Chapter

The Origin of Key Shiʿite Thought Patterns in Islamic History

Adel S. al-Abdul Jader

in Living Islamic History

Published by Edinburgh University Press

Published in print April 2010 | ISBN: 9780748637386
Published online March 2012 | e-ISBN: 9780748653218 | DOI: http://dx.doi.org/10.3366/edinburgh/9780748637386.003.0001
The Origin of Key Shiʿite Thought Patterns in Islamic History

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This chapter discusses the origins of some of the key concepts to the Shi،ite beliefs and to the intellectual life of Shi،ite Muslims, and briefly recounts the political–religious division that emerged after the killing of ،Ali b. Abi Talib. It discusses the origin of the terms ghayba, raj،a, bada،, batin and ta’wil, and their historical background in the first and second centuries after the hijra, during the Umayyad reign until the establishment of the Abbasid state. In the chapter, the focus is on particular terms: the imam and imamate, the legatee (wasi) and wasiyya, the family of the Prophet (ahl al-bayt), infallibility (،isma), deserters (rafida), religious dissimulation (taqiyya), anthropomorphism (tashbi), transmigration or metempsychosis of souls (tanasukh), incarnation (hulul) and antinomianism (ibaha). The chapter aims to understand the transformation of some of the technical linguistic terms into religious practice as well as its political meaning, particularly to the Islamic Shi،ite groups and organisations that claim legitimacy based on some of these precepts.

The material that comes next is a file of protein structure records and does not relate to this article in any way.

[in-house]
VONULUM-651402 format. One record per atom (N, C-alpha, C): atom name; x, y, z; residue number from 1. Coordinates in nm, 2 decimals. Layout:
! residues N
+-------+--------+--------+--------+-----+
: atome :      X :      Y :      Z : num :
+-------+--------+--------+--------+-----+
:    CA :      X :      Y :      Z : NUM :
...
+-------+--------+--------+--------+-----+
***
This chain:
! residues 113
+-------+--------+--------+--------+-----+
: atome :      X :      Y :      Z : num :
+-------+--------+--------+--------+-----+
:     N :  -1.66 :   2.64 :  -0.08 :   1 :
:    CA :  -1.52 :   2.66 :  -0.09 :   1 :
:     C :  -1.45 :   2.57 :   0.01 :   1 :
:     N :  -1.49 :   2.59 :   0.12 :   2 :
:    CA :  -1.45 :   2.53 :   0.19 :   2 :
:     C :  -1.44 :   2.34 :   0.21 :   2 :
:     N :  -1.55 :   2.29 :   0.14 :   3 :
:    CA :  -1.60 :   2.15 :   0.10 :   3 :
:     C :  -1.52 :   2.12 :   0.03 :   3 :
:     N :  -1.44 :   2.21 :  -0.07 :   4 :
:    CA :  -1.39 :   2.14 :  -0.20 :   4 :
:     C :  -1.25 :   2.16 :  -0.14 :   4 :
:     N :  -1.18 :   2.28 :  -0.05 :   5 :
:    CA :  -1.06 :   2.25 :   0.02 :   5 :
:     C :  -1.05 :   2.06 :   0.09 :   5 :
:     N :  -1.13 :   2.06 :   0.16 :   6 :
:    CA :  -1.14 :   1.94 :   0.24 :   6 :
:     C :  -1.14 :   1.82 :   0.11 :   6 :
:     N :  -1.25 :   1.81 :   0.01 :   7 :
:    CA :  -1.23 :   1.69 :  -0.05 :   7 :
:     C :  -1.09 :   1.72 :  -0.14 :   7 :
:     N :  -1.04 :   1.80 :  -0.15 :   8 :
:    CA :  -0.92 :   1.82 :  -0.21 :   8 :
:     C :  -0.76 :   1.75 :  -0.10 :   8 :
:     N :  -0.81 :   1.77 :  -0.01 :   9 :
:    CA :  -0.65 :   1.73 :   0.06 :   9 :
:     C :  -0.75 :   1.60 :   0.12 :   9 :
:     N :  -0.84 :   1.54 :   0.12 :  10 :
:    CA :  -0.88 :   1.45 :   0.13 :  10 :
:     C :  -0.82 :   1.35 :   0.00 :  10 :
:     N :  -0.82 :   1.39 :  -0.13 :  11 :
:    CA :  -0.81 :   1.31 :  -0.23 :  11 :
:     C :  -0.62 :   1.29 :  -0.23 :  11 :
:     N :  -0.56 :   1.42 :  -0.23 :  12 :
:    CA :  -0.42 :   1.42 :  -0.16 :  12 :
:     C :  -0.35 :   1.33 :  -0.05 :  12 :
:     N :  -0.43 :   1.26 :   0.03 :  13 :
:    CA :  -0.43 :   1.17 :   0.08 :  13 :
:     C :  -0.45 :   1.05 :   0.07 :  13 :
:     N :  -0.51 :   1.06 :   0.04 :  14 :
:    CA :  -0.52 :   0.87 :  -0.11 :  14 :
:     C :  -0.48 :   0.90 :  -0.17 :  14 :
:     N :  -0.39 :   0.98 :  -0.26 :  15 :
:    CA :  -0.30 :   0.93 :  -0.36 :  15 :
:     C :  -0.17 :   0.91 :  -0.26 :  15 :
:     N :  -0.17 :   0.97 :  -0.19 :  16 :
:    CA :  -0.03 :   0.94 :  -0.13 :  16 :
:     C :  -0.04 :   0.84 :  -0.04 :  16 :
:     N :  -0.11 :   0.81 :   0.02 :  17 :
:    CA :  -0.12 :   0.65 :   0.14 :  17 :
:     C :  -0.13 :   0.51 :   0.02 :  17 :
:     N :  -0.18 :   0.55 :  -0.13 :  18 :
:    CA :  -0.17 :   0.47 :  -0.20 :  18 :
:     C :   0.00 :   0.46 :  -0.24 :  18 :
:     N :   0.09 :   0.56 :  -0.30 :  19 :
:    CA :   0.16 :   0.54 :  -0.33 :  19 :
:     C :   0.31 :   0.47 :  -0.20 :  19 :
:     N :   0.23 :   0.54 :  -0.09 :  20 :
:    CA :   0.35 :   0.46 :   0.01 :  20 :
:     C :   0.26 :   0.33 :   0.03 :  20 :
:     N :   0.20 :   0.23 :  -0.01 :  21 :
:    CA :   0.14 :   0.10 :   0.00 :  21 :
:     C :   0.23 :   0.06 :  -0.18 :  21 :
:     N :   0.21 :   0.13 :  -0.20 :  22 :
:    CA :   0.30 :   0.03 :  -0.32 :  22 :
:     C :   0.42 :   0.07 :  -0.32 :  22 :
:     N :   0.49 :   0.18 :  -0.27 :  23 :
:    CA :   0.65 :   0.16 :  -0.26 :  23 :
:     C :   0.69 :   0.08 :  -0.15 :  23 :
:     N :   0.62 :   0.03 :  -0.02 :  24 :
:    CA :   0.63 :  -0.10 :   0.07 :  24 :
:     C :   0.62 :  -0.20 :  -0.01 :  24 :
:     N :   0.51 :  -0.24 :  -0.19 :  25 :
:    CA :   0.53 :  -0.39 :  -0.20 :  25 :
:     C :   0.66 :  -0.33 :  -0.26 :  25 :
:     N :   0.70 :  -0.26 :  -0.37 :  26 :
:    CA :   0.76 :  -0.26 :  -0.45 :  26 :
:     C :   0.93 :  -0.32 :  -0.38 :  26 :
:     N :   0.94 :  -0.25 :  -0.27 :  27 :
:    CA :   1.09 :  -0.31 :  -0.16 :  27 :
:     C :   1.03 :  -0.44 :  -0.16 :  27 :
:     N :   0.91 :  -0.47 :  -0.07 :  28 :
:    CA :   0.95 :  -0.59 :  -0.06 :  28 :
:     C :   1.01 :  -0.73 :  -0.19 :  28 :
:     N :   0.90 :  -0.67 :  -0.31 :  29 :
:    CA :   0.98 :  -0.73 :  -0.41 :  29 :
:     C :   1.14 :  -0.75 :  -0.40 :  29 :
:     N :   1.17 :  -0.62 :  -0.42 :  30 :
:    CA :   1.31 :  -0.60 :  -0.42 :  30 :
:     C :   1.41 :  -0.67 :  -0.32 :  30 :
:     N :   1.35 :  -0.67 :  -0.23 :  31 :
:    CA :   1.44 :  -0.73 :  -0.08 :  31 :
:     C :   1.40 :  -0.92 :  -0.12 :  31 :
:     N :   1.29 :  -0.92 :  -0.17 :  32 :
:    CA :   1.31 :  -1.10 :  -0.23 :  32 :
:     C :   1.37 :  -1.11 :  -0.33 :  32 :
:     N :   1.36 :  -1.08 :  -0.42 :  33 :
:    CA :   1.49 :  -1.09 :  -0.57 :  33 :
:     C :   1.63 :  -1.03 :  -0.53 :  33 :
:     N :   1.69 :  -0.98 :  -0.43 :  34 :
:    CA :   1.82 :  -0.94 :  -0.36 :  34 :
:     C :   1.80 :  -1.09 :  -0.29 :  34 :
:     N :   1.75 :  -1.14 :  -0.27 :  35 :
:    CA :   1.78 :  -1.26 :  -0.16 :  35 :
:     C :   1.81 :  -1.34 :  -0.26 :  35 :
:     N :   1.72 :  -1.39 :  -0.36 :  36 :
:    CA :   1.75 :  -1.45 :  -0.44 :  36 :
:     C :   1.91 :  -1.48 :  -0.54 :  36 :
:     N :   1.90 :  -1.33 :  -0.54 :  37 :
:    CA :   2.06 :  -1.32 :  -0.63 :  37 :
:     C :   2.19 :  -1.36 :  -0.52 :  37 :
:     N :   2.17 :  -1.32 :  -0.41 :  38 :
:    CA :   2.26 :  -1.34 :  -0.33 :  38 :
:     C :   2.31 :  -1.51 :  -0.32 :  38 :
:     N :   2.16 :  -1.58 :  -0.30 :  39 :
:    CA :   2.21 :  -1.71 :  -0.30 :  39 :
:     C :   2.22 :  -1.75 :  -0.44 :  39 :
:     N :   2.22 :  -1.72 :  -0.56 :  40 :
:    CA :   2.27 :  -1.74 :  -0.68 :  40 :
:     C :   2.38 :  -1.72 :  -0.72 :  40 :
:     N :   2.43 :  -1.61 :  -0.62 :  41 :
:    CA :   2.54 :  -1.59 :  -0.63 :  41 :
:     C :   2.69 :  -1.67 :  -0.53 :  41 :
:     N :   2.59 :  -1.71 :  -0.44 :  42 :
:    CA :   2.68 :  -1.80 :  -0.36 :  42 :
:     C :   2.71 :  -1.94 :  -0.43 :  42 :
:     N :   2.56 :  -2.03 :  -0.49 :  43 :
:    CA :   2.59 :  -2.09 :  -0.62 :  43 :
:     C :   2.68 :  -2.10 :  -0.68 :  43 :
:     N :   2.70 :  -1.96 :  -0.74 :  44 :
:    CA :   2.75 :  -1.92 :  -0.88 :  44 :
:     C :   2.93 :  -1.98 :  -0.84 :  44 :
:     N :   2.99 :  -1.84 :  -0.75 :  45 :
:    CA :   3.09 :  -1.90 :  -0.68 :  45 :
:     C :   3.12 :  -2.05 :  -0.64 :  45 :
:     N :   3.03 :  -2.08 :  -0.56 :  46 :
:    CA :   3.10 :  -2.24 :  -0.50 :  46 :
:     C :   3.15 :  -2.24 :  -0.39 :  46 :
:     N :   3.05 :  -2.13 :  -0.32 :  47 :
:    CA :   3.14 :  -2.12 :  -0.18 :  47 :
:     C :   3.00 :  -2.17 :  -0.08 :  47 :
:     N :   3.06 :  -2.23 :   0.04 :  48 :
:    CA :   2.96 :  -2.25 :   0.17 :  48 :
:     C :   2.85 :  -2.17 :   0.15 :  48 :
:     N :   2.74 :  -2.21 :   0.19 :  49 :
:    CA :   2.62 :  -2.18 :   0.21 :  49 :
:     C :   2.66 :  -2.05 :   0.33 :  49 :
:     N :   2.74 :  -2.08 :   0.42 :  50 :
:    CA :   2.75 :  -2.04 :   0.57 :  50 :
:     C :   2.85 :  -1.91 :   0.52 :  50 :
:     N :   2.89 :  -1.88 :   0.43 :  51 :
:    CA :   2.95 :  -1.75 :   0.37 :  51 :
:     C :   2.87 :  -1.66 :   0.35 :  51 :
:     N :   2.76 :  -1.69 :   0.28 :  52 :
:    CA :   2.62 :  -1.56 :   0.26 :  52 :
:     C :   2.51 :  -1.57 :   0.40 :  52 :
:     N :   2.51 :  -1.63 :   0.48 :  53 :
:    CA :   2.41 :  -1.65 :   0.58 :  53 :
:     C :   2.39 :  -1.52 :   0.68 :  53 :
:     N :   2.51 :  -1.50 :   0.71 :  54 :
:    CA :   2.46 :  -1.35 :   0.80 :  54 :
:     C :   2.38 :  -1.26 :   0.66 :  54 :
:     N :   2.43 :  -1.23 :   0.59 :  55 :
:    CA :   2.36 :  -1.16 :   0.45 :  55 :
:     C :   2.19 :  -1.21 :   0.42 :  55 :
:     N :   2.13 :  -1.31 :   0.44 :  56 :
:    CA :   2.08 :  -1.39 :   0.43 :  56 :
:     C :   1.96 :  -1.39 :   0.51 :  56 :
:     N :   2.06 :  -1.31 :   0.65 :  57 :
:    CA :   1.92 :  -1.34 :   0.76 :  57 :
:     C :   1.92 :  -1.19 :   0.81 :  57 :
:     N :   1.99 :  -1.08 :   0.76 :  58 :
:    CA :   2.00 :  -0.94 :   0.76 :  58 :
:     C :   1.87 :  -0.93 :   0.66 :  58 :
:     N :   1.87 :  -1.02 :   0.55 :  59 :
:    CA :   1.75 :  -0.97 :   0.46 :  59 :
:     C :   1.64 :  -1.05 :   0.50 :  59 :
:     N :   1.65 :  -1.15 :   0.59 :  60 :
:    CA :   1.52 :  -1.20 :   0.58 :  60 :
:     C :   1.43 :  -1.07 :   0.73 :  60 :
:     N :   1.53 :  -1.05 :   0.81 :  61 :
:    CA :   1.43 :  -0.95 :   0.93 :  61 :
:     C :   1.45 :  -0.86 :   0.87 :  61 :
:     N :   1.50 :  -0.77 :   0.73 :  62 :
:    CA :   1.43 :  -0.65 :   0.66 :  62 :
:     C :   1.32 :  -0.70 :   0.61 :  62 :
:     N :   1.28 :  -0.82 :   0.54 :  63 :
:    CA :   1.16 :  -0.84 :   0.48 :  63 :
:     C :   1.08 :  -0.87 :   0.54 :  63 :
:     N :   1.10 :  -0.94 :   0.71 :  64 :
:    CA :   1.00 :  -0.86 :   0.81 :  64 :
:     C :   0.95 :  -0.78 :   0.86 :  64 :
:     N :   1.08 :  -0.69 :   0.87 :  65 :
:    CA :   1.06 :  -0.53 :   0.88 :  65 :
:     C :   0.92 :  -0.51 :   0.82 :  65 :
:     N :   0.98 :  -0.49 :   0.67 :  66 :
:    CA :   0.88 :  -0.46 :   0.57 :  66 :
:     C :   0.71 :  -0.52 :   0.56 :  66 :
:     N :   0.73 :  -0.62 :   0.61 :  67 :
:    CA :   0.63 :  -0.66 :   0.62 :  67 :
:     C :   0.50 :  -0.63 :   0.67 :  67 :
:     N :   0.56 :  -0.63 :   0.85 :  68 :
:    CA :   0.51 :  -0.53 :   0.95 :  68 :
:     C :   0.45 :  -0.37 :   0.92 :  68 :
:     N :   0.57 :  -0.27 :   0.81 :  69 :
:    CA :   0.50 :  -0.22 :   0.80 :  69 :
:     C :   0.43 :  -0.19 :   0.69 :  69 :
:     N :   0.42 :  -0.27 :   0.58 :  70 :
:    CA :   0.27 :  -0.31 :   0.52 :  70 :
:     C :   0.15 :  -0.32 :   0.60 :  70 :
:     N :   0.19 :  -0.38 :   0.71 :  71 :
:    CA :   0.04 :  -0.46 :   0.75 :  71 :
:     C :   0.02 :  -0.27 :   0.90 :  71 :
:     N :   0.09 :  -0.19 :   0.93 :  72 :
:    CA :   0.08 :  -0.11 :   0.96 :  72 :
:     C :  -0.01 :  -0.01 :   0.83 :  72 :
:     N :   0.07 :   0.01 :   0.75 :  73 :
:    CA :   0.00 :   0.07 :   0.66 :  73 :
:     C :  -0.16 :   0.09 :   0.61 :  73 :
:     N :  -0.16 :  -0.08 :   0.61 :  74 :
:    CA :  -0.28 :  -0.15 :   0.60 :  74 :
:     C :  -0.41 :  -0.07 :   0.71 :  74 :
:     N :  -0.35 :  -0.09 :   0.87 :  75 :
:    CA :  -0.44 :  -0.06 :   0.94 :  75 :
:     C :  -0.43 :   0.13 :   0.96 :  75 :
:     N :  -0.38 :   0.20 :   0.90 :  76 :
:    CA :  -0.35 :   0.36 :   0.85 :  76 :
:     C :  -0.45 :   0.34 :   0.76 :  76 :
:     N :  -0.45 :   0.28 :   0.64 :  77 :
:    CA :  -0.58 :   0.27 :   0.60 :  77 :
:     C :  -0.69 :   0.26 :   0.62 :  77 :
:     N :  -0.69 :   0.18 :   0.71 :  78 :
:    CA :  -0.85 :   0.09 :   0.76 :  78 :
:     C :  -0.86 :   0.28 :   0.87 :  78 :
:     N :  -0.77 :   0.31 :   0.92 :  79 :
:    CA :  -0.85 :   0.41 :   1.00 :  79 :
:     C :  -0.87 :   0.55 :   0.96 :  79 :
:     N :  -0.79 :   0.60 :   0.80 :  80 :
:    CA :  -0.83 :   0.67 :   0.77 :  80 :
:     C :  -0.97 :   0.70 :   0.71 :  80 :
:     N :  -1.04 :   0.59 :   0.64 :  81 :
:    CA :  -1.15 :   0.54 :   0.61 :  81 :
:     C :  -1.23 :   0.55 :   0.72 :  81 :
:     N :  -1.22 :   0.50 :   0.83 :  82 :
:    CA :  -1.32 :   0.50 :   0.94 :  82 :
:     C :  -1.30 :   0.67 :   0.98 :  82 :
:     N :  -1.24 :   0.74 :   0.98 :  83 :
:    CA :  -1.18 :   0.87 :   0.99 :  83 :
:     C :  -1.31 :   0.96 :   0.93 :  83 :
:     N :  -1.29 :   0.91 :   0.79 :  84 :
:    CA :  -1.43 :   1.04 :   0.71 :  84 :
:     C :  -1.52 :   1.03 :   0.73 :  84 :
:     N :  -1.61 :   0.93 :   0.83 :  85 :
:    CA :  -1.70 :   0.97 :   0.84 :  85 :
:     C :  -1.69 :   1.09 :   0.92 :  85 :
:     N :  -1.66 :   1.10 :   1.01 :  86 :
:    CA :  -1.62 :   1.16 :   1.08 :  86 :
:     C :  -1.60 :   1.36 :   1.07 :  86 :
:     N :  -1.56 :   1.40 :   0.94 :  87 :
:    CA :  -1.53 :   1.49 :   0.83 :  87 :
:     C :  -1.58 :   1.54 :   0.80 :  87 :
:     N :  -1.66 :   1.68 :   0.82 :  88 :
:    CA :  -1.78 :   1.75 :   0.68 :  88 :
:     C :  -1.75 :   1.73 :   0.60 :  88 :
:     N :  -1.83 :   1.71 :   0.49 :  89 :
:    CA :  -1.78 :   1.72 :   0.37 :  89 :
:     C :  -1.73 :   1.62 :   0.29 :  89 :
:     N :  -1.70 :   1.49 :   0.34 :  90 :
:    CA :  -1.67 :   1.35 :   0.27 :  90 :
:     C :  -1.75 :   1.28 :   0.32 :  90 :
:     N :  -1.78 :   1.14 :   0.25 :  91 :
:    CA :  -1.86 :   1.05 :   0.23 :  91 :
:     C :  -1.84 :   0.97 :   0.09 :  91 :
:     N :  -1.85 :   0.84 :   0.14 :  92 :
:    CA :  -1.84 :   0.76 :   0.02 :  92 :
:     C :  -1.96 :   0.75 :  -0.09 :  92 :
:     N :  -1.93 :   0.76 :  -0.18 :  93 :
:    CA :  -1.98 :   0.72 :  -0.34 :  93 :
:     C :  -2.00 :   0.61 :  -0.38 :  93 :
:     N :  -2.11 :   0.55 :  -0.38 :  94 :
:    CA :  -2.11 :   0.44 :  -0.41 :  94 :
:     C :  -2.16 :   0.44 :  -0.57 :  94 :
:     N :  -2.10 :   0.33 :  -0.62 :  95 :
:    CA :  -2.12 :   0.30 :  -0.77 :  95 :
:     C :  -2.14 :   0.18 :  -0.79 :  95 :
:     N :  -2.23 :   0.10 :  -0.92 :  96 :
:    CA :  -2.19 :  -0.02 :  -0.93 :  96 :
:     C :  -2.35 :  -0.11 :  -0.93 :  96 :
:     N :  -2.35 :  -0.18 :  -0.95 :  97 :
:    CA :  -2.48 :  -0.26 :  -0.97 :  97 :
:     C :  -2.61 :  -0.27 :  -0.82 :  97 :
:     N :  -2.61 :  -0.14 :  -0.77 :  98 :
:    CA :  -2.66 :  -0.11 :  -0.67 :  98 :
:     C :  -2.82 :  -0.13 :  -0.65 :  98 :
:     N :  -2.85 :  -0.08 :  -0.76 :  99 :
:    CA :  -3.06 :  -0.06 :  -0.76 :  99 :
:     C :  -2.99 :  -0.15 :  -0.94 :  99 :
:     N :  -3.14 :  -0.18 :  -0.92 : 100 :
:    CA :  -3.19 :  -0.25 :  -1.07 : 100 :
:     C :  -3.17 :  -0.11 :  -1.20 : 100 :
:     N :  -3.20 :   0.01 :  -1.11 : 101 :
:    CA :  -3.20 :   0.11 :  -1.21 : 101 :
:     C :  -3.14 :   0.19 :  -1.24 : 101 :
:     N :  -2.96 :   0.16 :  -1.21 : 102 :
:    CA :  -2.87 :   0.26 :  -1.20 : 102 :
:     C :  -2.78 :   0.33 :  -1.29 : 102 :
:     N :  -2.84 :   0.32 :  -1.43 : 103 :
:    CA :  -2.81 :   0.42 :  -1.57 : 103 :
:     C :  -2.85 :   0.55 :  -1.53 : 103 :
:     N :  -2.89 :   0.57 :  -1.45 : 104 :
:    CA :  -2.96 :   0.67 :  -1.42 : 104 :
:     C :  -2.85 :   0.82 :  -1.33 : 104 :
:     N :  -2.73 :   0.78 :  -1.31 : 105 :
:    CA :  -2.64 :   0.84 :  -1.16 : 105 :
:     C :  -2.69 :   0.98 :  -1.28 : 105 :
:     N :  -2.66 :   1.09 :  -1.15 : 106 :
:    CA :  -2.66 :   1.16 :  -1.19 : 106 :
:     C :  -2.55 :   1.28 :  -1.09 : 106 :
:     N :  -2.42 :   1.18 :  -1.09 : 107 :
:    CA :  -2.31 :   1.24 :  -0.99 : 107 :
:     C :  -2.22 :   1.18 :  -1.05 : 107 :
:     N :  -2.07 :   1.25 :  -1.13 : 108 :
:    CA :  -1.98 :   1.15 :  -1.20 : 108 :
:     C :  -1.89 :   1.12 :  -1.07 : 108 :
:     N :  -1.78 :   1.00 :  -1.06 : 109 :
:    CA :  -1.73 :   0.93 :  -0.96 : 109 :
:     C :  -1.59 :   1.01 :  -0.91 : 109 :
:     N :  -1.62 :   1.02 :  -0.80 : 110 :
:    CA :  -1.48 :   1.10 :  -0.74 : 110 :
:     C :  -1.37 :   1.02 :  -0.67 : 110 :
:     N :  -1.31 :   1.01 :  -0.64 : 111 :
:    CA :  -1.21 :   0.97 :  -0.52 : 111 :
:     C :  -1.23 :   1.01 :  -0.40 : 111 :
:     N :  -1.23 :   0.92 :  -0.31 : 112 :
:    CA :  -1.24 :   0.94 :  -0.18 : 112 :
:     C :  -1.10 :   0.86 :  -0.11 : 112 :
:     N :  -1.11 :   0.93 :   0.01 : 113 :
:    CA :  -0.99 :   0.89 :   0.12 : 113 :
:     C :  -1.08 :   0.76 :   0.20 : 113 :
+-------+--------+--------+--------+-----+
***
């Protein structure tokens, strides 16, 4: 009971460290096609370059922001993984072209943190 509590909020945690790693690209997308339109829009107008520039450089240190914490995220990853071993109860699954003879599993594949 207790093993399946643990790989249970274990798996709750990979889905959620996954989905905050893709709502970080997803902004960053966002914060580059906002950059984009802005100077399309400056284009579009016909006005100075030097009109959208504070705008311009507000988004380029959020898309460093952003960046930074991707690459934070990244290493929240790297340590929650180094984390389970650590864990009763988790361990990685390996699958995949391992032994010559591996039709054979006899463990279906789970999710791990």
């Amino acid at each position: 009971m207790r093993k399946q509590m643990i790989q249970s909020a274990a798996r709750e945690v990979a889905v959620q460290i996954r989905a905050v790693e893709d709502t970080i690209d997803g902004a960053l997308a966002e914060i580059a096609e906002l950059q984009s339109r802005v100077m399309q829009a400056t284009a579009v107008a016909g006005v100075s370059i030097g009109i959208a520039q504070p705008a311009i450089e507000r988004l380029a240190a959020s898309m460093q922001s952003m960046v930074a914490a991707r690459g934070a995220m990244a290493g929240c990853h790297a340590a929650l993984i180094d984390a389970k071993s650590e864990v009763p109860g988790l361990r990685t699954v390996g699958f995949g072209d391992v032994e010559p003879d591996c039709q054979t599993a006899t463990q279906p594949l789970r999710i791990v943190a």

Keywords: Shi،ite beliefs; Shi،ite Muslims; imam and imamate; legatee (wasi); Prophet; anthropomorphism (tashbi); incarnation (hulul); religious dissimulation

Chapter.  5648 words. 

Subjects: Society and Culture

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